Democratic Presidential candidate Bernie Sanders has previously suggested he would end prohibition of marijuana. should he be elected. At a rally in Puerto Rico on Monday, Sanders answered an audience’s question: “Would you legalize marijuana?”
He responded in the affirmative: “Si. You see, my Spanish is good enough to know that word.”
Sanders has been clear on his position regarding the Controlled Substances Act, which ranks cannabis in the same category as heroin. He reiterated this to the crowd in Puerto Rico.
“We’ve got marijuana and heroin together, that’s pretty crazy to my mind,” he said.
His views on the failings of the War on Drugs have also been voiced in October 2015.
In the United States we have 2.2 million people in jail today, more than any other country. And we’re spending about $80 billion a year to lock people up. We need major changes in our criminal justice system – including changes in drug laws.”
Sanders has focused on the failures of the War on Drugs as a reason to legalize cannabis.
Presidential candidates running for office in 2016 have been more vocal about cannabis legalization than ever before, regardless of their position.
Hillary Clinton has stated she would consider rescheduling marijuana from a Schedule I to a Schedule II substance, but seems to think no research has been done on the benefits of cannabis, despite plenty of evidence indicating otherwise. She may be unaware that significant research is being conducted in other countries.
“…the problem with medical marijuana is there’s a lot of anecdotal evidence about how well it works for certain conditions, but we haven’t done any research. Why? Because it’s considered what’s called a Schedule I drug and you can’t even do research in it.”
While Clinton can be labeled as a weak ally in the legalization movement, Republican candidate Donald Trump has more or less supported medical marijuana.
“I know people that have serious problems… and… it really, really does help them,”
he said to Bill O’Reilly.
Sanders is an example of the growing support for cannabis legalization that has nothing to do with personal use and more to do with public safety, public health and the mass incarceration of U.S. citizens for minor drug crimes.
Presumed Democratic presidential nominee Hillary Clinton appeared on late night show Jimmy Kimmel Live last night where she was grilled by the host about her stance on cannabis legalization.
Kimmel casually asked Clinton why her approach on legalization isn’t quite as liberal as Bernie Sanders’ approach. Here was Clinton’s response in which she tells Kimmel that if made president she would let states continue to regulate themselves and would reschedule marijuana:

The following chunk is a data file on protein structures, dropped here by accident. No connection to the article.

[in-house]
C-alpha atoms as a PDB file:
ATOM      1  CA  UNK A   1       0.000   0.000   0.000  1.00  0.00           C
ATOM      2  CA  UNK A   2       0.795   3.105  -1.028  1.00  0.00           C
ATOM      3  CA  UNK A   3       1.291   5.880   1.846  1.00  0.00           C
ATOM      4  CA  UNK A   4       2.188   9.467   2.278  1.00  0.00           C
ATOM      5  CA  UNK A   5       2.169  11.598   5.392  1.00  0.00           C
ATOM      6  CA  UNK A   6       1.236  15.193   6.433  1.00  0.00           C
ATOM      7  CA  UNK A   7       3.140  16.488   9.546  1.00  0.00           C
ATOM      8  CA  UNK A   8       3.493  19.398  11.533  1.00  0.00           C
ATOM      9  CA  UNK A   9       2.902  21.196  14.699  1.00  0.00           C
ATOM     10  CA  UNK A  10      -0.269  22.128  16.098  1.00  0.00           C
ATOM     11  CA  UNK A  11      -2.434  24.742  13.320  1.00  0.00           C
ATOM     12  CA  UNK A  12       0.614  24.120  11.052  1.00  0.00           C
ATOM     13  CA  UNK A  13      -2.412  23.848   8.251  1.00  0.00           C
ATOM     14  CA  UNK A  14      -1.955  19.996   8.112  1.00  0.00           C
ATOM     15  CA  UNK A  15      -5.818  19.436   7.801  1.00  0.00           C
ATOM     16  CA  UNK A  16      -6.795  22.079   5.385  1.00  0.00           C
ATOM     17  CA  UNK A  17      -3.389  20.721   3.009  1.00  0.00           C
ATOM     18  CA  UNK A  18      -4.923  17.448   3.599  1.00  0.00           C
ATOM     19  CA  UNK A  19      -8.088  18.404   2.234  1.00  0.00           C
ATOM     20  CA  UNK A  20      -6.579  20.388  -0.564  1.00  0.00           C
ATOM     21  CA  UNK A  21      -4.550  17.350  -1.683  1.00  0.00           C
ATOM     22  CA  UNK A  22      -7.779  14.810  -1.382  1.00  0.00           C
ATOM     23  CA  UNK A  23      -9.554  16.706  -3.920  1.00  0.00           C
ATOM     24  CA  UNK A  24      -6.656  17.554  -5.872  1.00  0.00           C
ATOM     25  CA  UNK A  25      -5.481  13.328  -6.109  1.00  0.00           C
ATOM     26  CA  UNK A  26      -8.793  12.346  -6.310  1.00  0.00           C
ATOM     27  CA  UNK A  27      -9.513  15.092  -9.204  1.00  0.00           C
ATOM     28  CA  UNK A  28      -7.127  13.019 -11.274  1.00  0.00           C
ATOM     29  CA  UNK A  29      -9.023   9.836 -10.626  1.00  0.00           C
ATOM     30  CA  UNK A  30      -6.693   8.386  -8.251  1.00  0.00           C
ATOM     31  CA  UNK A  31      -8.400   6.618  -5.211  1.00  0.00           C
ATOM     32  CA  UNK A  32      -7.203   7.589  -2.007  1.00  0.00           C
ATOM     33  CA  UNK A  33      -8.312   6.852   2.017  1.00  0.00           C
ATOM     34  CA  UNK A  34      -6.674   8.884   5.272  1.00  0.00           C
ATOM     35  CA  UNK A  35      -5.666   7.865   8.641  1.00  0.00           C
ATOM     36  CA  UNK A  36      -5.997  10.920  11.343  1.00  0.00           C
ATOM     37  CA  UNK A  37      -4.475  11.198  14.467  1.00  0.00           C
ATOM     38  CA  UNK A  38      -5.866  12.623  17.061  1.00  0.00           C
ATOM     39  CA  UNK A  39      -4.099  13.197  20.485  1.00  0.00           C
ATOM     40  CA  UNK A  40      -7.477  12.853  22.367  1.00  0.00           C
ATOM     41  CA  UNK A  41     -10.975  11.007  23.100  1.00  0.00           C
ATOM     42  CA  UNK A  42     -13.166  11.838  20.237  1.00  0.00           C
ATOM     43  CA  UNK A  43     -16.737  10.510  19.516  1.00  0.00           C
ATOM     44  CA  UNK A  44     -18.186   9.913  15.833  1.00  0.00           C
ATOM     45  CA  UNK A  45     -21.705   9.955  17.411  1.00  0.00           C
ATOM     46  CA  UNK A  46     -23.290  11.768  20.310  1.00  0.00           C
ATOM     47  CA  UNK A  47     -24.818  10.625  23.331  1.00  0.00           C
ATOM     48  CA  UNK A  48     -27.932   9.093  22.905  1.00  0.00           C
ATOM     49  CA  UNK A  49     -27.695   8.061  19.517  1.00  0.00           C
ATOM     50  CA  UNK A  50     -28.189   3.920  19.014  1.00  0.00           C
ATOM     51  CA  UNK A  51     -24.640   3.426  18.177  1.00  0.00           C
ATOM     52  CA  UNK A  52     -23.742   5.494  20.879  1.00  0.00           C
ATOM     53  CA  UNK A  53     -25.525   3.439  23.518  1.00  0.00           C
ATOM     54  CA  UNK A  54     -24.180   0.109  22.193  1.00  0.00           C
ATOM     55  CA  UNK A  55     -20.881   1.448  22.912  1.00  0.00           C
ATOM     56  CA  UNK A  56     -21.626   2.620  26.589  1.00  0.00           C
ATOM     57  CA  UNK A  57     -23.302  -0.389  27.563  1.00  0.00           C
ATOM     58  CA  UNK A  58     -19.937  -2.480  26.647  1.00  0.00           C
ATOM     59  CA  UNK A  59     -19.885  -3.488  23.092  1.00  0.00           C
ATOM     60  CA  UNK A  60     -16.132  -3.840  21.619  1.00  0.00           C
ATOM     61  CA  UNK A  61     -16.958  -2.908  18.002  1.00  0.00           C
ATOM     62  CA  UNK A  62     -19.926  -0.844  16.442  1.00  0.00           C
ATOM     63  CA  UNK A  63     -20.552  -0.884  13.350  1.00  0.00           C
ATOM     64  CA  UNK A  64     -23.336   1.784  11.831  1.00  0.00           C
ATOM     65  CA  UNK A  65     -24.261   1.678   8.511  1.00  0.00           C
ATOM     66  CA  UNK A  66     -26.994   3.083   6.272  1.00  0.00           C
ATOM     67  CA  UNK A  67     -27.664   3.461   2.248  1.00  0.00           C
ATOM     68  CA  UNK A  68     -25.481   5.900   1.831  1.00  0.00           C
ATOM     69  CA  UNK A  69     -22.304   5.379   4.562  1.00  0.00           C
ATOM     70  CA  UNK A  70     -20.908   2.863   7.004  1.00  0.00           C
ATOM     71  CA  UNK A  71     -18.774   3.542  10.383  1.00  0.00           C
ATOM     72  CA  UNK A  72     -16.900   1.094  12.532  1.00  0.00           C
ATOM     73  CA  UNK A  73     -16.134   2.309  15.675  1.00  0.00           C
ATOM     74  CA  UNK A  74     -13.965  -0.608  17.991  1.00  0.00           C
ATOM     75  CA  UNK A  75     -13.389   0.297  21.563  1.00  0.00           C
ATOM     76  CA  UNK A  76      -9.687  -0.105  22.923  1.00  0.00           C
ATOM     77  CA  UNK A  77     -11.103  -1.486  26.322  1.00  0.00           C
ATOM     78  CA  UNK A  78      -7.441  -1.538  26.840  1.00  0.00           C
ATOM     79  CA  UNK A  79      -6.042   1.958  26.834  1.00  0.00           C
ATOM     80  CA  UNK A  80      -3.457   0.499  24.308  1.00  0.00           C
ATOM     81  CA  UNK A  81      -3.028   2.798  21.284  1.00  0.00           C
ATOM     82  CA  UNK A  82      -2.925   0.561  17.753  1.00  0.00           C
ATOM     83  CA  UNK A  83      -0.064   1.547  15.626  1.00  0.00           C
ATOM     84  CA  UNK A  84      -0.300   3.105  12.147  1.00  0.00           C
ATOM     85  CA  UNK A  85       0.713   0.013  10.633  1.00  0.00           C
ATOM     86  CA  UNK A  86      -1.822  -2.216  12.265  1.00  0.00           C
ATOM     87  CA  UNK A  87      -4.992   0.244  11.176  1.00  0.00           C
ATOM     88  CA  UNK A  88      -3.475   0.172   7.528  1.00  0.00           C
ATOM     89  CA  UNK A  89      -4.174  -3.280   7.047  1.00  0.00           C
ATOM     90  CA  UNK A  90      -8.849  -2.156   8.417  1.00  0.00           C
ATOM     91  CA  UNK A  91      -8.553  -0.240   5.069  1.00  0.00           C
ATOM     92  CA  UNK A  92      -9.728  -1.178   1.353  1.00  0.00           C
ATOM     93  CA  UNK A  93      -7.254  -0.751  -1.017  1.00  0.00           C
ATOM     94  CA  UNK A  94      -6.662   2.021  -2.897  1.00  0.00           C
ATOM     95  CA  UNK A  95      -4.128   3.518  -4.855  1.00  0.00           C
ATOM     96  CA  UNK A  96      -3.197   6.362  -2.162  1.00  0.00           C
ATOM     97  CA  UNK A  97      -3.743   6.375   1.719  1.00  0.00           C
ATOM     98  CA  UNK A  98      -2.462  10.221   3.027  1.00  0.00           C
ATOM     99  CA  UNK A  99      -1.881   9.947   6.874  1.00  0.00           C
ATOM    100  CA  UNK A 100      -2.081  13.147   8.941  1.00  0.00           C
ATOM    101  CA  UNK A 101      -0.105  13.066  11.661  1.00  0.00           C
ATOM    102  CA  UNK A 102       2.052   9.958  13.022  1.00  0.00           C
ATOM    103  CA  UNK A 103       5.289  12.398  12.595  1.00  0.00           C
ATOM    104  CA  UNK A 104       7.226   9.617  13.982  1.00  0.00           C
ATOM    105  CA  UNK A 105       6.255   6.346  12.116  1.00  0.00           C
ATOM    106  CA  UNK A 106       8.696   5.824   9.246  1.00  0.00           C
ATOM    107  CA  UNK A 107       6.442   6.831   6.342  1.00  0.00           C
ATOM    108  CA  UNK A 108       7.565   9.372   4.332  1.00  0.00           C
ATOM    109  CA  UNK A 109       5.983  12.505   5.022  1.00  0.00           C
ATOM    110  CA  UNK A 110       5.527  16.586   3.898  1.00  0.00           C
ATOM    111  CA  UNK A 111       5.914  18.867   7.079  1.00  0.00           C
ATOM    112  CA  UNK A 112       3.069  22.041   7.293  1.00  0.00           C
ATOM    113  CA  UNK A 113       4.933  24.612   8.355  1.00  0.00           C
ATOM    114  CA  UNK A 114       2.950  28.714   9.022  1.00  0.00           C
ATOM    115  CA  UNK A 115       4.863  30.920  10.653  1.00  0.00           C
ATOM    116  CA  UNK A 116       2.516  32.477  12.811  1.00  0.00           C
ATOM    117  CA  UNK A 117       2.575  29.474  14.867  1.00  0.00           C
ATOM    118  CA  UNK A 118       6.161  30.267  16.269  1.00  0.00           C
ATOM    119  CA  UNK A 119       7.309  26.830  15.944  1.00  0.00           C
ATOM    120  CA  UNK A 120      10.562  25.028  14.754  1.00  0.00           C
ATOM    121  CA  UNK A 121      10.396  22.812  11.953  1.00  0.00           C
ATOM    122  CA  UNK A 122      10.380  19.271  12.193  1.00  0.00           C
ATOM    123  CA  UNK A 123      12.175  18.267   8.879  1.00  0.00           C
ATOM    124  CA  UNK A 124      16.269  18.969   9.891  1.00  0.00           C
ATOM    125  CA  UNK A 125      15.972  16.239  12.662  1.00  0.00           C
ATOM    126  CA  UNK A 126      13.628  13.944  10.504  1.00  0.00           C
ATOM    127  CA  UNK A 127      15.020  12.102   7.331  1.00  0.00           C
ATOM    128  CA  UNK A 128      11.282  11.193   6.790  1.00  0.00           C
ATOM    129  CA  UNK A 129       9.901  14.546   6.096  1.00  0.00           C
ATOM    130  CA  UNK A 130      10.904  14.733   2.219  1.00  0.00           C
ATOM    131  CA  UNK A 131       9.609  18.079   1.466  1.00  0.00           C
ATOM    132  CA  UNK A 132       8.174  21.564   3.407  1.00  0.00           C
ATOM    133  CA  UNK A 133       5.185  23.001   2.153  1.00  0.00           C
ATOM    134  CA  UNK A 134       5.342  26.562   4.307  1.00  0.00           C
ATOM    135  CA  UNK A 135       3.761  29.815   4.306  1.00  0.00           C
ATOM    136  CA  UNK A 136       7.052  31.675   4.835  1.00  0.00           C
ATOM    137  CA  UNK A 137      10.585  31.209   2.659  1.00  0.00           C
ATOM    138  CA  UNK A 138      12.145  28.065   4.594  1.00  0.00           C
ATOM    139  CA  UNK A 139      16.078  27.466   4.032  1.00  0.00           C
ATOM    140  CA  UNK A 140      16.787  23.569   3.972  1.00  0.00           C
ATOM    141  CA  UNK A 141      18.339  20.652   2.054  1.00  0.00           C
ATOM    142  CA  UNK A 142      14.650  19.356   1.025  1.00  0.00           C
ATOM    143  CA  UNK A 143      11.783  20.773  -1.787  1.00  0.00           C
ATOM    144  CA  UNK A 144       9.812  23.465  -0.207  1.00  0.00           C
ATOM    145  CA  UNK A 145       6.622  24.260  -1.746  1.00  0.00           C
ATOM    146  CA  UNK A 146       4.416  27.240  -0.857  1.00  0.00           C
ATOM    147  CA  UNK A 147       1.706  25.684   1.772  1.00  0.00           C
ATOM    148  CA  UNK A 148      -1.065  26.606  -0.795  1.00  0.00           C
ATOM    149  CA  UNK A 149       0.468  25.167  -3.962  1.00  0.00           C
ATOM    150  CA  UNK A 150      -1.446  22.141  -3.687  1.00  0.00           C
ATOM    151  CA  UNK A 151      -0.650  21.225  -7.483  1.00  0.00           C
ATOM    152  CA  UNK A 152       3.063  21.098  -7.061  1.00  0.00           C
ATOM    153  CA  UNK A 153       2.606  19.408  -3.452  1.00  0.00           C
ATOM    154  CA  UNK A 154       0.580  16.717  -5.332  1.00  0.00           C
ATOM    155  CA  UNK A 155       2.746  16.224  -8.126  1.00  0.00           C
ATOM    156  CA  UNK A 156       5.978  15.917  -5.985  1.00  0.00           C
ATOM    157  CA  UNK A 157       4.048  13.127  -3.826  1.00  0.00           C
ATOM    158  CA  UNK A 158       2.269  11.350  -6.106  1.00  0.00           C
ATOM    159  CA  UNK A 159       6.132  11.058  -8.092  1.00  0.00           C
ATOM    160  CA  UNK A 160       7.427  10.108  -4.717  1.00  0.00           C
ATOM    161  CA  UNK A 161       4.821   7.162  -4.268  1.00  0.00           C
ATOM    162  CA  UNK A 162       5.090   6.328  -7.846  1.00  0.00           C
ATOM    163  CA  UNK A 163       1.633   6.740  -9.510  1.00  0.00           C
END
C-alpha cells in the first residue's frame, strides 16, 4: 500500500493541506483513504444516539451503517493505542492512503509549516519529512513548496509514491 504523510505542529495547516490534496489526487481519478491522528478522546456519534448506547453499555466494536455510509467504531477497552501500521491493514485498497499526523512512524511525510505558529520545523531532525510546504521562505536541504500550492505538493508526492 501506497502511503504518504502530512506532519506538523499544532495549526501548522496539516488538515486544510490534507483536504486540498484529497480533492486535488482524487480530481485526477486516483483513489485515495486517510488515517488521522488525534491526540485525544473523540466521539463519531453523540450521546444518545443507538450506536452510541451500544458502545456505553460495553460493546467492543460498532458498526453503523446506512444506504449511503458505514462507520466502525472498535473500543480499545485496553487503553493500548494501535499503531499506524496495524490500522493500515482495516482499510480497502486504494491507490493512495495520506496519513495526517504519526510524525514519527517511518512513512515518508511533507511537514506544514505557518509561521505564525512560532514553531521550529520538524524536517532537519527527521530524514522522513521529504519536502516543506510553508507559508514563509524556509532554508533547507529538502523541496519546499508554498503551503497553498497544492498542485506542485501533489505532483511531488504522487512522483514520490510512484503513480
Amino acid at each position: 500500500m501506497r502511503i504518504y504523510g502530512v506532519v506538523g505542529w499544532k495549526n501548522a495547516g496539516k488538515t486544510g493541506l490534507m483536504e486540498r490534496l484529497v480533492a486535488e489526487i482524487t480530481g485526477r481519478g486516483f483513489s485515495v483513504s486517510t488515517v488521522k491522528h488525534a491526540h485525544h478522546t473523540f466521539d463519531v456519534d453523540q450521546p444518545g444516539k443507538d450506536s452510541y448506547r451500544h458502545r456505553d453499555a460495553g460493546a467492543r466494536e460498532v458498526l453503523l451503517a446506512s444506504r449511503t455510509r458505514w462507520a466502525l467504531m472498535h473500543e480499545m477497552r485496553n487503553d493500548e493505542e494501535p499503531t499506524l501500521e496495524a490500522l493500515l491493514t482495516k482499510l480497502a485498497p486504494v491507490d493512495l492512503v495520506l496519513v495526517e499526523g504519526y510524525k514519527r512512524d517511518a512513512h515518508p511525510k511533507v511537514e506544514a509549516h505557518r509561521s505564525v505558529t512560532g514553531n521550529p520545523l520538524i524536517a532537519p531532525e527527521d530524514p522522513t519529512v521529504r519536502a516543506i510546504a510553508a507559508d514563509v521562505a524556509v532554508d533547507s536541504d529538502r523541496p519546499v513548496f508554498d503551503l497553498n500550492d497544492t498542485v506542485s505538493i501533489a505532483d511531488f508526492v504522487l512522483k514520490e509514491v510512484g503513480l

Democratic Presidential candidate, Hillary Clinton, just announced that she is now in favor of loosening the federal restrictions on marijuana. Clinton softened her stance during a speech in South Carolina, where she expressed support for reclassifying cannabis as a Schedule II substance in order to encourage more research on the plant’s medicinal value and efficacy.
Clinton now believes that cannabis should be lowered one tier from it’s current Schedule I status, where it is lumped among heroin and methaqualone (Quaalude), to Schedule II. The Schedule I classification, deemed the “most dangerous,” is supposed to be reserved for substances labeled as having the highest potential for abuse and dependence with no recognized medical value in the United States. There are many barriers which make it extremely difficult for researchers to gain access to Schedule I substances for studies.
Considering that nearly half of the United States have legalized the use and sale of cannabis for medicinal purposes, the majority of Americans find it difficult to rationalize cannabis remaining a Schedule I substance, so Clinton had to soften her stance on cannabis law reform in order to remain competitive.
Schedule II substances, like oxycodone (OxyContin), cocaine, and Adderall, are described as being dangerous with less potential for abuse and dependance than Schedule I substances, and they can be prescribed by a physician. There are fewer restrictions preventing scientists from being able to research Schedule II substances, so a reclassification would potentially open doors for more cannabis research.
“What I do want is for us to support research into medical marijuana because a lot more states have passed medical marijuana than have legalized marijuana, so we’ve got two different experiences or even experiments going on right now,”
Clinton stated after being asked about marijuana prohibition.
“And the problem with medical marijuana is there’s a lot of anecdotal evidence about how well it works for certain conditions, but we haven’t done any research. Why? Because it’s considered what’s called a Schedule I drug and you can’t even do research in it.”